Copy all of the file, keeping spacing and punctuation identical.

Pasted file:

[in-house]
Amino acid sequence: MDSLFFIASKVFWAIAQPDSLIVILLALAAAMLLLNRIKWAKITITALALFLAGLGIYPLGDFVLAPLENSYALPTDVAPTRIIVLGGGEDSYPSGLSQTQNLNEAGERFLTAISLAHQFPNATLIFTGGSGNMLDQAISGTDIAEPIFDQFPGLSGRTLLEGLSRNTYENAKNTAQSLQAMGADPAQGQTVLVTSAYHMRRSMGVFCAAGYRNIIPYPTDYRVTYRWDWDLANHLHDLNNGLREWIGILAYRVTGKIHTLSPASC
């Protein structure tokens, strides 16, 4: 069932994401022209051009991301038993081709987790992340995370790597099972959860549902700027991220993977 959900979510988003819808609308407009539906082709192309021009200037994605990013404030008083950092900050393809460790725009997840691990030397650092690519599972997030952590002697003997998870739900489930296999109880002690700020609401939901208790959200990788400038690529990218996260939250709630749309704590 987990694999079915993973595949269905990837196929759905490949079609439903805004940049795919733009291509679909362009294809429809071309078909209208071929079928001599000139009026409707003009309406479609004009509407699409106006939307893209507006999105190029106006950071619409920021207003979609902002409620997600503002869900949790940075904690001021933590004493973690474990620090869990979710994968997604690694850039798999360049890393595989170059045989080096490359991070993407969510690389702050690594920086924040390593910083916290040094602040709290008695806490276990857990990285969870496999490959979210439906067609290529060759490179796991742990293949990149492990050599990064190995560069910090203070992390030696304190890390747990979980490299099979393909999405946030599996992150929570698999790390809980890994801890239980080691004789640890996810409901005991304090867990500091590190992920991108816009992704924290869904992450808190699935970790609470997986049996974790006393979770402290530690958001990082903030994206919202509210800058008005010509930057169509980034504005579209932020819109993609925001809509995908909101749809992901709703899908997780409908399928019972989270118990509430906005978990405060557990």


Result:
[in-house]
Amino acid sequence: MDSLFFIASKVFWAIAQPDSLIVILLALAAAMLLLNRIKWAKITITALALFLAGLGIYPLGDFVLAPLENSYALPTDVAPTRIIVLGGGEDSYPSGLSQTQNLNEAGERFLTAISLAHQFPNATLIFTGGSGNMLDQAISGTDIAEPIFDQFPGLSGRTLLEGLSRNTYENAKNTAQSLQAMGADPAQGQTVLVTSAYHMRRSMGVFCAAGYRNIIPYPTDYRVTYRWDWDLANHLHDLNNGLREWIGILAYRVTGKIHTLSPASC
């Protein structure tokens, strides 16, 4: 069932994401022209051009991301038993081709987790992340995370790597099972959860549902700027991220993977 959900979510988003819808609308407009539906082709192309021009200037994605990013404030008083950092900050393809460790725009997840691990030397650092690519599972997030952590002697003997998870739900489930296999109880002690700020609401939901208790959200990788400038690529990218996260939250709630749309704590 987990694999079915993973595949269905990837196929759905490949079609439903805004940049795919733009291509679909362009294809429809071309078909209208071929079928001599000139009026409707003009309406479609004009509407699409106006939307893209507006999105190029106006950071619409920021207003979609902002409620997600503002869900949790940075904690001021933590004493973690474990620090869990979710994968997604690694850039798999360049890393595989170059045989080096490359991070993407969510690389702050690594920086924040390593910083916290040094602040709290008695806490276990857990990285969870496999490959979210439906067609290529060759490179796991742990293949990149492990050599990064190995560069910090203070992390030696304190890390747990979980490299099979393909999405946030599996992150929570698999790390809980890994801890239980080691004789640890996810409901005991304090867990500091590190992920991108816009992704924290869904992450808190699935970790609470997986049996974790006393979770402290530690958001990082903030994206919202509210800058008005010509930057169509980034504005579209932020819109993609925001809509995908909101749809992901709703899908997780409908399928019972989270118990509430906005978990405060557990």